moved, there would remain another serious drawback—viz., that such pictures must be viewed by reflected light, and hence can not be projected upon a screen in the usual way.
But there are other methods of obtaining colored pictures which merit careful consideration from our present point of view. One of these methods is so clearly applicable in the production of motion views of the second type that I need offer no apology for the brief account of it given below:
A camera fitted with special apparatus—including three carefully selected color screens—is used in taking the negatives. The arrangements are such that three separate images—red, blue, and green-yellow—of the scene or subject are thrown upon the sensitive (isochromatic) plate. The result is a triple negative, from which a transparency is obtained by the usual procedure. If now this transparency be placed in a lantern provided with a triple objective and with color screens similar to those used in taking the pictures, the three colored images of the transparency may be brought into coincidence upon the screen. And since the tints of the glasses correspond to the three primary color sensations, a picture in natural hues will be thus produced. The process, in its perfected form, is due to Mr. Frederic E. Ives, of Philadelphia, who has in this way been able to reproduce the colors of flowers and of natural scenery with complete success.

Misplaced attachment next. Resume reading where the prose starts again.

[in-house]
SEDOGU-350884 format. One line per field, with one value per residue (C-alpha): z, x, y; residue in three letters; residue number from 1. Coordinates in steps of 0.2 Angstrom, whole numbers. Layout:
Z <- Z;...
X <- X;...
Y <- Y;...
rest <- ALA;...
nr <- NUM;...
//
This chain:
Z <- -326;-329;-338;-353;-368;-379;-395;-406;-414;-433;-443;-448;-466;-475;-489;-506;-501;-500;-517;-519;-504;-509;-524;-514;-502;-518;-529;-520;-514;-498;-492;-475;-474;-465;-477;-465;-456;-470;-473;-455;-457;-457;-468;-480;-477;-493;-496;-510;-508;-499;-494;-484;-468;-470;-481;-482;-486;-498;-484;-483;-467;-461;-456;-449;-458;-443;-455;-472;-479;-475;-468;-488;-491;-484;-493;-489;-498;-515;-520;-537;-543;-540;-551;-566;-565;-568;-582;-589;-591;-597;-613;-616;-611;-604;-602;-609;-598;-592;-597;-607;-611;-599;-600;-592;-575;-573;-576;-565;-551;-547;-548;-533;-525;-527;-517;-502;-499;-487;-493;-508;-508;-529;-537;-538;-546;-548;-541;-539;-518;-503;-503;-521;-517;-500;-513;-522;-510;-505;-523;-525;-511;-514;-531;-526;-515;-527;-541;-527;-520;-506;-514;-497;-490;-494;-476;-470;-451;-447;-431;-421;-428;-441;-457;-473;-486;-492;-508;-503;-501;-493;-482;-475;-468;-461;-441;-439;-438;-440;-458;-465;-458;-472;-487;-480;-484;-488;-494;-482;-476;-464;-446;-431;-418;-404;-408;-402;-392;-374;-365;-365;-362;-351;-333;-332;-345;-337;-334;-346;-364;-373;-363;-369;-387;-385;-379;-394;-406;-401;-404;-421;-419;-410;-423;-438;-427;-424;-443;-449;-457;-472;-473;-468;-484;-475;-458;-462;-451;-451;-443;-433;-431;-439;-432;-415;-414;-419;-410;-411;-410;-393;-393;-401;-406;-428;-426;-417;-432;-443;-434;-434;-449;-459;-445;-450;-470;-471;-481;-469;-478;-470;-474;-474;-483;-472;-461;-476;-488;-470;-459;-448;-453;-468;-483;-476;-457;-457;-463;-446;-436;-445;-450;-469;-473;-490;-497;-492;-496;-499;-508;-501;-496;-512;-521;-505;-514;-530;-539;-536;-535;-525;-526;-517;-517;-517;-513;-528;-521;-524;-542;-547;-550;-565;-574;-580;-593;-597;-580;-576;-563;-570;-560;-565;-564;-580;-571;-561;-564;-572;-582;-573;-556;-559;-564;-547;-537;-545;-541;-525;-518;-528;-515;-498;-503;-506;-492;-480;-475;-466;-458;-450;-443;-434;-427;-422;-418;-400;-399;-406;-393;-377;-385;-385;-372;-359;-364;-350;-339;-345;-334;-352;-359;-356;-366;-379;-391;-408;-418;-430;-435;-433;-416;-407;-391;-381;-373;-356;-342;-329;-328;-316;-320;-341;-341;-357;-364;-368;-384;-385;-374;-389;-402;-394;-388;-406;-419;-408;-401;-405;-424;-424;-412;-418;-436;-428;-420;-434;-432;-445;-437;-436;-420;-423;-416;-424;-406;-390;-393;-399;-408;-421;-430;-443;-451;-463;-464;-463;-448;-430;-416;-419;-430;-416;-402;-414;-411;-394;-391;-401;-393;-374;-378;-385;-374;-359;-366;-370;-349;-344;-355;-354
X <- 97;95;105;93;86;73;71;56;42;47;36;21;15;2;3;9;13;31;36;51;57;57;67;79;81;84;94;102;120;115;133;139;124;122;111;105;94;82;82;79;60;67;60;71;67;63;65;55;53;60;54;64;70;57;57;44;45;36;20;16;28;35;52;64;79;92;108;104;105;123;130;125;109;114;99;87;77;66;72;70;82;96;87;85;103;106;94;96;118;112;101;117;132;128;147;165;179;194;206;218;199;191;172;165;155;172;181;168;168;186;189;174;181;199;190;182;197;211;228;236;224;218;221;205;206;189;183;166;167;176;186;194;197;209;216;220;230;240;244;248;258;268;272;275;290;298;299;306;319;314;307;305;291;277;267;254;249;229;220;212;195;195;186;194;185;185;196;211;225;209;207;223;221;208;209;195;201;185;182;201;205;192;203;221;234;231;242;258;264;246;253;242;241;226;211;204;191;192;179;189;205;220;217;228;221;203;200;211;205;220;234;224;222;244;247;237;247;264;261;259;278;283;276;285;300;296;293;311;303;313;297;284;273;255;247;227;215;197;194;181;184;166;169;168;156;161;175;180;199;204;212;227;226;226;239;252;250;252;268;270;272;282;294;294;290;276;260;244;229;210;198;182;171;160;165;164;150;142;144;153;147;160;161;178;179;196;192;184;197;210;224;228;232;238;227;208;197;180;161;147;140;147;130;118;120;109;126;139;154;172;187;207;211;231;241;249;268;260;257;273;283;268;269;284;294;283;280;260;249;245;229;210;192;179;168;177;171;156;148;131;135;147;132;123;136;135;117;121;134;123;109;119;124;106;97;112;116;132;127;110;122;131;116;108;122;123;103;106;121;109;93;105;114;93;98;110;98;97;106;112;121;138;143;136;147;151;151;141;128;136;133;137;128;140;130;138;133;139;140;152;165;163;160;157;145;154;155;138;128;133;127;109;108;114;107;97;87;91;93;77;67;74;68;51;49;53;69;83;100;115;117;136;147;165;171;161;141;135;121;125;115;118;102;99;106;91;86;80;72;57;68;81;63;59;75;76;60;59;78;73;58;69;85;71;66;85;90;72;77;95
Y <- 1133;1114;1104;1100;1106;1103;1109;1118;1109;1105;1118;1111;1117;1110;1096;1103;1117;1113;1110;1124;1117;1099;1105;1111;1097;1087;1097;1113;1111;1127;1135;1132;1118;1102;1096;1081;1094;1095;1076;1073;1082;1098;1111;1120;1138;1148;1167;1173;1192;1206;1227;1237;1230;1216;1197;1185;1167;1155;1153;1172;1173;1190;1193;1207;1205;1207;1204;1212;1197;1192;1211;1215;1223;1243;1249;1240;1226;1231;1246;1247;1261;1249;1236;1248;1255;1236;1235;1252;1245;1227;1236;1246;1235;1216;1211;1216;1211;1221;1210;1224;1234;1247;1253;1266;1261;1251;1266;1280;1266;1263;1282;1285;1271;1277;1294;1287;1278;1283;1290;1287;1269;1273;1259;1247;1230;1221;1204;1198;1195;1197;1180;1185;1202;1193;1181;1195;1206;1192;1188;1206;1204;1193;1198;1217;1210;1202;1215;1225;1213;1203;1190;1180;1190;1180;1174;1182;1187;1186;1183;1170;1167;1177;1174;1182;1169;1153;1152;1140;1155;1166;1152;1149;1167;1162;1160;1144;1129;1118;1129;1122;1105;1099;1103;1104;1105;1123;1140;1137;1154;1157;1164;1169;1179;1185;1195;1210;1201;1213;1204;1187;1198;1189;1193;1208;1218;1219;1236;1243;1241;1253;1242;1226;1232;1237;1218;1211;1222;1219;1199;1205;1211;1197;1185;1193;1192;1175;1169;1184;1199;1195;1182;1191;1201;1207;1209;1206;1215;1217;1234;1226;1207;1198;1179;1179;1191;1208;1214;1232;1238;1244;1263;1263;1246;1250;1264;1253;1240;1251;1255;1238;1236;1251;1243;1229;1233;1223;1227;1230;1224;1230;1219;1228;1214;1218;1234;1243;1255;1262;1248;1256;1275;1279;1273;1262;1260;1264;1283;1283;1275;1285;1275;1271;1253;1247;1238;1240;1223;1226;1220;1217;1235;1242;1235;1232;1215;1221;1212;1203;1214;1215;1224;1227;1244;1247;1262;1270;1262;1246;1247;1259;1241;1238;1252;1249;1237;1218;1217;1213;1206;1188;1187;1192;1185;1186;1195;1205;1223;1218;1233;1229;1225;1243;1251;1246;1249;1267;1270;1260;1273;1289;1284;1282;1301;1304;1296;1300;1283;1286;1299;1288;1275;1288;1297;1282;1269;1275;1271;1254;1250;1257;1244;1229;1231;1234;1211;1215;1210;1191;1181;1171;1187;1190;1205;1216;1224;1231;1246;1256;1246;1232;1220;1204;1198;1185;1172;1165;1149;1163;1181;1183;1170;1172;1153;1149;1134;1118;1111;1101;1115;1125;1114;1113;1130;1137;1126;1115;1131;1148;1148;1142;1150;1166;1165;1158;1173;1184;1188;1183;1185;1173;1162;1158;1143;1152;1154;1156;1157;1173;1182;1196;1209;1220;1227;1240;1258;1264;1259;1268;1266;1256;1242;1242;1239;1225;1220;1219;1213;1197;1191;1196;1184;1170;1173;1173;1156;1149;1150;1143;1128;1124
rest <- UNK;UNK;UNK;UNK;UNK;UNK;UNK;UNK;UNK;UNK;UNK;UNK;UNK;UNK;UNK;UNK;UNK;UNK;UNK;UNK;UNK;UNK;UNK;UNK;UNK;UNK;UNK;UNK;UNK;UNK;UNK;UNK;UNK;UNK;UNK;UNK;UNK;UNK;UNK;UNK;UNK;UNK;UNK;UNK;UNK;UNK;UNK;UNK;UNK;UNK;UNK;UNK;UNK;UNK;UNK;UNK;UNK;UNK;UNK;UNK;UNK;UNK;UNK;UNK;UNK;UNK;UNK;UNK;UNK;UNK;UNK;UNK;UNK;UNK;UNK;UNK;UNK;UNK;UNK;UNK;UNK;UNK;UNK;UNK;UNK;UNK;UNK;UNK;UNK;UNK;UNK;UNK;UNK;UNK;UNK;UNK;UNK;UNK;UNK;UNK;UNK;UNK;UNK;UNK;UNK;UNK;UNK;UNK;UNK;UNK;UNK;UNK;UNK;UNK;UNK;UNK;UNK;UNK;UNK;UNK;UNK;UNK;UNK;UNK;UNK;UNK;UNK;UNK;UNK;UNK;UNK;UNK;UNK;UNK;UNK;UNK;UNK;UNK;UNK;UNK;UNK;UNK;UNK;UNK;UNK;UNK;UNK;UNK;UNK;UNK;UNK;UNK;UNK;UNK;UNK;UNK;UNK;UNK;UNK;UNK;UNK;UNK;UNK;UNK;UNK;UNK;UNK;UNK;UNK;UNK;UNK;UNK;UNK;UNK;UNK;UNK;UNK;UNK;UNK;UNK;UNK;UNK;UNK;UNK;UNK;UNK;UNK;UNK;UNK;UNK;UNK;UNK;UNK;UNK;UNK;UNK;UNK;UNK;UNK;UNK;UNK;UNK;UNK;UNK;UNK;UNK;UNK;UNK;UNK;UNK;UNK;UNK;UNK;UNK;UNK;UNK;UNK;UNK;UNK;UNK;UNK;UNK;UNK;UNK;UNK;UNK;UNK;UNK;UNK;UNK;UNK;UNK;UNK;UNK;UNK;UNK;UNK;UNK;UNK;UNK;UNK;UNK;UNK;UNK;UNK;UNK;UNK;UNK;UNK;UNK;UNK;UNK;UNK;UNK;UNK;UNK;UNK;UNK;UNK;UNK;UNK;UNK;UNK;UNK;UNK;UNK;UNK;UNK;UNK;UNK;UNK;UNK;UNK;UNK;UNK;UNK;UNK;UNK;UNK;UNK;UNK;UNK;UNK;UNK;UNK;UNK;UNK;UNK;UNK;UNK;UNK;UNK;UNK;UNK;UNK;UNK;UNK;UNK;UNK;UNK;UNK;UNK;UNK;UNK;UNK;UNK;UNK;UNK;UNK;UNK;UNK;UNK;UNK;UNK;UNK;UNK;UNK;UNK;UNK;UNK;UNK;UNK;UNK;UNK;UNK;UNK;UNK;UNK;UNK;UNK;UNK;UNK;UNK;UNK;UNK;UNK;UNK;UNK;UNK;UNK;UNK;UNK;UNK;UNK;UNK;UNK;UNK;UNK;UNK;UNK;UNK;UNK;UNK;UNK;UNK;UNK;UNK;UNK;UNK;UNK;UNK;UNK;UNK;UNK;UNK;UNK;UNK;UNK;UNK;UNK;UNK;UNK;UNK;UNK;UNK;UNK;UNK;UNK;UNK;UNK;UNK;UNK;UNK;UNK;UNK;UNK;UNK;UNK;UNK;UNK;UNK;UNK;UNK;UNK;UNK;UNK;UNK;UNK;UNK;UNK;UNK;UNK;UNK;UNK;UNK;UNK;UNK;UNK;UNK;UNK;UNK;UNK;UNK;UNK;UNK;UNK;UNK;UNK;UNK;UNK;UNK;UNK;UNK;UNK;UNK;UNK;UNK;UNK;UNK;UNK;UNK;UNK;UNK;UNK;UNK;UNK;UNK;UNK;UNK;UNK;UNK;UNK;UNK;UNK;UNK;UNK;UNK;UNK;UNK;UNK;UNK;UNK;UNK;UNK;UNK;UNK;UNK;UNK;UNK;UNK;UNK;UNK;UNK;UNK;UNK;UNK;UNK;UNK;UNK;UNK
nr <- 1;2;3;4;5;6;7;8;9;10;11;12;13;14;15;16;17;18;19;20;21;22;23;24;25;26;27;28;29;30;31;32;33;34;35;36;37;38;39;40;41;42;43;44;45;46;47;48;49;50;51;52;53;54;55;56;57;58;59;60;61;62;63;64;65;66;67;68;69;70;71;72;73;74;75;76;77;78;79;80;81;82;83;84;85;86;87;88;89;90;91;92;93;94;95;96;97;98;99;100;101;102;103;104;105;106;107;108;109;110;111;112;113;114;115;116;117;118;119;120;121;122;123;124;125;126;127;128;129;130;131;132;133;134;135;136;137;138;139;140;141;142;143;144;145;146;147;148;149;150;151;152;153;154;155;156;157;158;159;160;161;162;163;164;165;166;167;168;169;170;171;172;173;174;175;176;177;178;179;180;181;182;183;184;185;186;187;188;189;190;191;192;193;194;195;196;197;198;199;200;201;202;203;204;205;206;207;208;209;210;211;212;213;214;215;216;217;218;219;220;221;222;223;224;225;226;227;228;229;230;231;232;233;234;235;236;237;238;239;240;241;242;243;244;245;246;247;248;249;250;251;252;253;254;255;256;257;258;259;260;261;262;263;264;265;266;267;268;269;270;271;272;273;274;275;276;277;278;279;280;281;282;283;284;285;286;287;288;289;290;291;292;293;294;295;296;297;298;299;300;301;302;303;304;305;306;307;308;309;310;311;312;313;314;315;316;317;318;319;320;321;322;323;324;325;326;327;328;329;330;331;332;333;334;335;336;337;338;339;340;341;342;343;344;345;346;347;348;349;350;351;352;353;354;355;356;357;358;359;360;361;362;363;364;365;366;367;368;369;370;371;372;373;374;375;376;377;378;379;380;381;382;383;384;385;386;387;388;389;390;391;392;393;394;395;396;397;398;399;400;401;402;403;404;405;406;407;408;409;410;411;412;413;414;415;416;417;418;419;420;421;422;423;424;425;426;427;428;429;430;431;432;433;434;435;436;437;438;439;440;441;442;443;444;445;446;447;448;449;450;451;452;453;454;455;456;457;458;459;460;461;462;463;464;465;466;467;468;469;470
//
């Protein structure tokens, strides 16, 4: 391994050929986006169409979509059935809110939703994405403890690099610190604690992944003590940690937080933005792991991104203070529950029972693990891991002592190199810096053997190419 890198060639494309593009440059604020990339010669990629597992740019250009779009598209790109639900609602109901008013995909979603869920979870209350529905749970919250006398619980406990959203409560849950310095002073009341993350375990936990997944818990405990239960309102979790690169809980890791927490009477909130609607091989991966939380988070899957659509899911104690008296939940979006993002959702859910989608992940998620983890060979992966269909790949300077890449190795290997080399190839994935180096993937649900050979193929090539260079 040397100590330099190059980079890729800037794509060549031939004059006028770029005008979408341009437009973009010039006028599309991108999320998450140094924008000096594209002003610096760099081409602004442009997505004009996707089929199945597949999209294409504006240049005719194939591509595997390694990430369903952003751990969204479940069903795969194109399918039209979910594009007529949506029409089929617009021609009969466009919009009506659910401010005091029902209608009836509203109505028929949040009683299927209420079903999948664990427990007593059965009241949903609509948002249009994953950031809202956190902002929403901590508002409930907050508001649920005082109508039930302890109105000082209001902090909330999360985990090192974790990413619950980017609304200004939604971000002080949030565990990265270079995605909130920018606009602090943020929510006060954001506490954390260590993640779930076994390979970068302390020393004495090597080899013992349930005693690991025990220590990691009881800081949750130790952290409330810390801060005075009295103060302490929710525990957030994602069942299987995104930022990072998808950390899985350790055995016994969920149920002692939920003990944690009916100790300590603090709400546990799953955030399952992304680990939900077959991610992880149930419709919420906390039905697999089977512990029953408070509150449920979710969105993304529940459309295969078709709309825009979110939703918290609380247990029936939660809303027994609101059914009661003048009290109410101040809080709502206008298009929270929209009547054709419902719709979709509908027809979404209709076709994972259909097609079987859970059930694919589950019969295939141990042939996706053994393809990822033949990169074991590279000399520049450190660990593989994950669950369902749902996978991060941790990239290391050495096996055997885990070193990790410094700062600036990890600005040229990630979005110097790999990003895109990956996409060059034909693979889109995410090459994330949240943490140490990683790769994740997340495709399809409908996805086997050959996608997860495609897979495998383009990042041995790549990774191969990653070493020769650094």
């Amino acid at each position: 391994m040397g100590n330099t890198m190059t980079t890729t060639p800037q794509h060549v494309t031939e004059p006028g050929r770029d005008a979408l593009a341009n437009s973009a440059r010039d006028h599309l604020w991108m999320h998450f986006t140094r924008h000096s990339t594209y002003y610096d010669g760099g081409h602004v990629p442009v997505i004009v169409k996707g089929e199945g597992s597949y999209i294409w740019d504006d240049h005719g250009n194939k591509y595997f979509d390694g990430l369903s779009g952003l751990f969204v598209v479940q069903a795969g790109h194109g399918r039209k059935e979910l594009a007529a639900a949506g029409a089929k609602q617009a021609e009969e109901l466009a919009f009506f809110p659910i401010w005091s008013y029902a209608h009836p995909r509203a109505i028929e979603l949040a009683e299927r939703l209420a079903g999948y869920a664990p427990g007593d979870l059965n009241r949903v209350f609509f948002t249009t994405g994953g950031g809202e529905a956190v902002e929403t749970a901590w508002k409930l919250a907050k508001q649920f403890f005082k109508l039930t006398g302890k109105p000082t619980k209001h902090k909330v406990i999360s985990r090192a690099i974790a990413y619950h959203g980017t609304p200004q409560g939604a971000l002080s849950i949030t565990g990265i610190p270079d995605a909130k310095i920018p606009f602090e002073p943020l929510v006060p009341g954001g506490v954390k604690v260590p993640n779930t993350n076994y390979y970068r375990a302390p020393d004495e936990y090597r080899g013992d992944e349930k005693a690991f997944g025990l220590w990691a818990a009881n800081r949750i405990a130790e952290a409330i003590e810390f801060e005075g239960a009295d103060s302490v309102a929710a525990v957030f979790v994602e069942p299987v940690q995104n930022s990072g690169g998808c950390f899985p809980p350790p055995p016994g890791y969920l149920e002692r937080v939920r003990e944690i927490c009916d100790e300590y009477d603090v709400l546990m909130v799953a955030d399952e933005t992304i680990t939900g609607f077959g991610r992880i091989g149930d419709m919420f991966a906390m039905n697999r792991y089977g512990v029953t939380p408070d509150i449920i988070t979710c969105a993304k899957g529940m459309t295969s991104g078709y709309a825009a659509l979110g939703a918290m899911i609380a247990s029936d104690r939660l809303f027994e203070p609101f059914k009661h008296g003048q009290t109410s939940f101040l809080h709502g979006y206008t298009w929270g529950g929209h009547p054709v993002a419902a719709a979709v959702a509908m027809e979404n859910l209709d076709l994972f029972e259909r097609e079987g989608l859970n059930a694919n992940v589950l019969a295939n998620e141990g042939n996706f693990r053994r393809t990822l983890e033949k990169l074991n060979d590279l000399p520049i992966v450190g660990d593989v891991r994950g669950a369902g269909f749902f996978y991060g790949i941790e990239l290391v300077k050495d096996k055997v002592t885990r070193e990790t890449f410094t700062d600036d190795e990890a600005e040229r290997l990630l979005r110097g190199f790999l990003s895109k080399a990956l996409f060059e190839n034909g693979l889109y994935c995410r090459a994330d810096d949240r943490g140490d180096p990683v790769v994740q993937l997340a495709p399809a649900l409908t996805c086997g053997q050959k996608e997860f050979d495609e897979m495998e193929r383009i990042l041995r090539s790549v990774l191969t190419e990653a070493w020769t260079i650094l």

Now, there is no reason to doubt that similar results can be secured by using films instead of glass plates; so that Mr. Ives's ingenious system (or some modification thereof) may probably be adapted for use with mechanism similar to that of the cinematograph.
We may thus hope to obtain striking and beautiful representations of plant life, in which not only the forms and movements of leaves, stalks, or flowers, but also their glowing colors, will appear upon the canvas.
The realism of our motion pictures may also be enhanced by imparting to them the quality of relief, as in the stereoscope. We may utilize for this purpose a clever invention known as the lantern stereoscope, whereby stereo views can be shown upon a screen, the pictures being viewed through instruments resembling opera glasses in external appearance. It will be possible in this way to exhibit animated views of every description in distinct stereoscopic relief. Each member of the audience must, of course, be provided with one of the binocular instruments above referred to; and it is almost need-
- It is too soon, as yet, to express any definite opinion with respect to the new Dansac process and some other heliochromic methods of recent origin.
- The principle of the polarization of light is effectively utilized in this very ingenious contrivance.